[W]hen as a Gentleman of coat-armor hath married an heir to a Gentleman of coat-armor, and hath issue by her, that issue as heir, beareth the Arms of his father and of his mother in his Shield quarterly, and it is called Coat quartered plain, or rather, a Shield quartered plain.

– From Lacies Nobilitie by Sir John Ferne (1586), p102

Ferne also goes on to describe arms diverse quarterly, where different ancestral coats are displayed in each quarter, and arms quarterly quartered, which would occur when two people with arms quartered plain marry and have children. The configuration described here is by far the most common.

Quartering of arms is the evidence of maternal descent, and of the extinction of the immediate ancestors of the mother whose son becomes their heir general.

-From Inquiries into the Origin and Process of the Science of Heraldry in England by James Dallaway, p402

Before pedigrees were in use, the connection and descent of the bearer were illustrated by the insertion of more than one coat of arms into his escocheon, and the distribution and arrangement of these is termed marshalling.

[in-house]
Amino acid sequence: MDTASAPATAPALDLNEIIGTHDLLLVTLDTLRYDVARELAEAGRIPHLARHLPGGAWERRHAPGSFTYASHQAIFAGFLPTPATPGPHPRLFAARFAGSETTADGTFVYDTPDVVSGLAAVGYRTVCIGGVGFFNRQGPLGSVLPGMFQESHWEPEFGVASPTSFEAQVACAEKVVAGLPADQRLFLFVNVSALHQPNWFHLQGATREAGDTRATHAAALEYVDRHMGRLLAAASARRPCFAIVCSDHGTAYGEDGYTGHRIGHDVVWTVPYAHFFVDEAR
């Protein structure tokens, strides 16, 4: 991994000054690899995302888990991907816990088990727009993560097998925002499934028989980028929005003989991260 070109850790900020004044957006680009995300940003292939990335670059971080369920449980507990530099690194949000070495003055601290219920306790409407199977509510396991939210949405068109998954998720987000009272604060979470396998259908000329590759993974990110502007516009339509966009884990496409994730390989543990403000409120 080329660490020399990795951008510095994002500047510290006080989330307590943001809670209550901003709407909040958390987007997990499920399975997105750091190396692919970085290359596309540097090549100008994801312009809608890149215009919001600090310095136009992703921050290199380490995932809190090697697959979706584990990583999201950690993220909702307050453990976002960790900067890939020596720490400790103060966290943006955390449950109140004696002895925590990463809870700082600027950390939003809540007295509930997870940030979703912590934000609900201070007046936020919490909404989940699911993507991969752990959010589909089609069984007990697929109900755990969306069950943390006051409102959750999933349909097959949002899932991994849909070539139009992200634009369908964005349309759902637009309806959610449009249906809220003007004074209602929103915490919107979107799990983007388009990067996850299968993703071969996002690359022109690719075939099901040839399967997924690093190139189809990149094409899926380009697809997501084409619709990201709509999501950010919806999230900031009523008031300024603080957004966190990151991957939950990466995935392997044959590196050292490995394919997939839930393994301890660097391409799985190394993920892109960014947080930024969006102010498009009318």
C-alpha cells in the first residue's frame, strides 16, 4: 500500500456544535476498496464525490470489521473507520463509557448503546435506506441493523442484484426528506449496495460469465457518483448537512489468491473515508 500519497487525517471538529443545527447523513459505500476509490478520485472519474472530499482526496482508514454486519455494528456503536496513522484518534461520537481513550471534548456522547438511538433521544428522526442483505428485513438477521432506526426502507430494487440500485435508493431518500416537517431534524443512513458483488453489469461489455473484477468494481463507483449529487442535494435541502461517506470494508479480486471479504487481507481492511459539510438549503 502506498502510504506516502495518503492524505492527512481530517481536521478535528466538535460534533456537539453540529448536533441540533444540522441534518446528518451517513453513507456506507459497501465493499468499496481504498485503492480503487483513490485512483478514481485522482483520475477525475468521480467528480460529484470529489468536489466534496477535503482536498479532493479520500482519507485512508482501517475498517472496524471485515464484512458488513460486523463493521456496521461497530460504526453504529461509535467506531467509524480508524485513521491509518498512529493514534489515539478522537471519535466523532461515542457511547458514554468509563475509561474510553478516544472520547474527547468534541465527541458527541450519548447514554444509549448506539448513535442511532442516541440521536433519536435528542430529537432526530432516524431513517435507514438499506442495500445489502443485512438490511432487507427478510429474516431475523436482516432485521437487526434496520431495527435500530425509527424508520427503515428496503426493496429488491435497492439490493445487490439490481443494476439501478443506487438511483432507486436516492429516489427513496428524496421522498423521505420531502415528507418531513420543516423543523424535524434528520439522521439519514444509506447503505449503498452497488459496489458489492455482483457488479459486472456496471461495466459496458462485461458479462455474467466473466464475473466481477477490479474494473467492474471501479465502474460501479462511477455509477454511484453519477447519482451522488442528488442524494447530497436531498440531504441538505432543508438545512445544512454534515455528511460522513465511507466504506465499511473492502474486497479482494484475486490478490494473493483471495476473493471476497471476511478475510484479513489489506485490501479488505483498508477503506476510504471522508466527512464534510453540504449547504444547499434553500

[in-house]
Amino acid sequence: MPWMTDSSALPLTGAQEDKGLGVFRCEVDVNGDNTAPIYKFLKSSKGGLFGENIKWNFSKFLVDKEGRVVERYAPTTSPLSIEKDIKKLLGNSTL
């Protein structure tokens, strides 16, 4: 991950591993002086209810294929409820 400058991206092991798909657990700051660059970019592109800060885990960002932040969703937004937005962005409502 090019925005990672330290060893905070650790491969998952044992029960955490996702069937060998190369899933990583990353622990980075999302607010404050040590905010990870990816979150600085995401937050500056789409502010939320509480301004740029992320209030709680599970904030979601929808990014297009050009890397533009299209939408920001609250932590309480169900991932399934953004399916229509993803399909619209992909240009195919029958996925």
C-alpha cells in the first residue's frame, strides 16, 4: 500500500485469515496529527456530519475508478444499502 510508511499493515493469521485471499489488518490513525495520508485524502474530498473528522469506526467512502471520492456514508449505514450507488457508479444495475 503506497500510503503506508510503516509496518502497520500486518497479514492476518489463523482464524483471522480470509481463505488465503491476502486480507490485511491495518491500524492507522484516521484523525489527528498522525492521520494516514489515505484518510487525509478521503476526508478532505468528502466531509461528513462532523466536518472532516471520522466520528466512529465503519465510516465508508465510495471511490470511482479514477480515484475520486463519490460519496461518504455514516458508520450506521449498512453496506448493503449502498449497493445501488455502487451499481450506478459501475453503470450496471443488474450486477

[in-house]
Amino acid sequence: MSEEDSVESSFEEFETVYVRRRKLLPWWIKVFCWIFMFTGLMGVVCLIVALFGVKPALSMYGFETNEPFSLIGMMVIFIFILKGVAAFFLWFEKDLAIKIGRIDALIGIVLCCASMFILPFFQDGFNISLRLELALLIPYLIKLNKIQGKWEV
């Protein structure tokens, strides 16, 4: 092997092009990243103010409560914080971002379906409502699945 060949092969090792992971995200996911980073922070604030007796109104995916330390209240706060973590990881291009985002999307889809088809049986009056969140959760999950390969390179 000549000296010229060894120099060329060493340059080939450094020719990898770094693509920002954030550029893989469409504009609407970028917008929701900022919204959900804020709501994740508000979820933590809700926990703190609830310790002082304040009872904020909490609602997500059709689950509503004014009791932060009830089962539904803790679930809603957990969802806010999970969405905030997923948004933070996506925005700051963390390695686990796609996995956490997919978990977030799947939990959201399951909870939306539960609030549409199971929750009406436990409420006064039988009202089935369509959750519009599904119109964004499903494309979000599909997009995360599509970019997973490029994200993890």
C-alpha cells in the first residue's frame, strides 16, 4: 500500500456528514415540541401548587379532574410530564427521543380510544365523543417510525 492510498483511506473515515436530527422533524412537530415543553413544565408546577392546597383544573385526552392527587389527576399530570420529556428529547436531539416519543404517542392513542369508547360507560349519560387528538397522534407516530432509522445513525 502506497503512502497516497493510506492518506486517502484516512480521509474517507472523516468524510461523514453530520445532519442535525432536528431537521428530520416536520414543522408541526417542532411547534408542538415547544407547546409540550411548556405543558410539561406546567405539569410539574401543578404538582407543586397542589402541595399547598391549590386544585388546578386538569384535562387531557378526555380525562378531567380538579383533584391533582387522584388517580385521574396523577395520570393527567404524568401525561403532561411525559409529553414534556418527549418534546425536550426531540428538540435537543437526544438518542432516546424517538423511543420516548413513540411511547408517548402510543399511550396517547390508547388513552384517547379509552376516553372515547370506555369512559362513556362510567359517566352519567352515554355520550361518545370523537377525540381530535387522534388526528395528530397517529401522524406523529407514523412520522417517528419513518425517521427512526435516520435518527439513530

-From Inquiries into the Origin and Process of the Science of Heraldry in England by James Dallaway, p397-8

When a female was heir of her mother and not of her father, who had male issue by a second marriage, he marshalled the maternal coat with the paternal upon a canton or in chief.

-From Inquiries into the Origin and Progress of the Science of Heraldry in England by James Dallaway, p341

Seal of William de Fortibus

1242

From Inquiries into the Origin and Process of the Science of Heraldry in England by James Dallaway, p445

The arms on the dexter side of the shield are those of de Fortibus, gules a cross patonce vair, and those on the sinister are or a lion rampant azure, the paternal arms of his wife, Isabella de Fortibus, nee Redvers. His arms are dimidiated while hers are impaled.

 

Even the ladies were as well versed in marshaling their hereditary achievement, as in the service of oratory.

-From Inquiries into the Origin and Process of the Science of Heraldry in England by James Dallaway, p137-138

The use of arms was closely connected with the study of genealogy; and when the mode of including in the same escocheon the armorial bearing of every heir female with whom an intermarriage had been made, was universally followed, they were the more necessary to each other.

-From Inquiries into the Origin and Process of the Science of Heraldry in England by James Dallaway, p136-7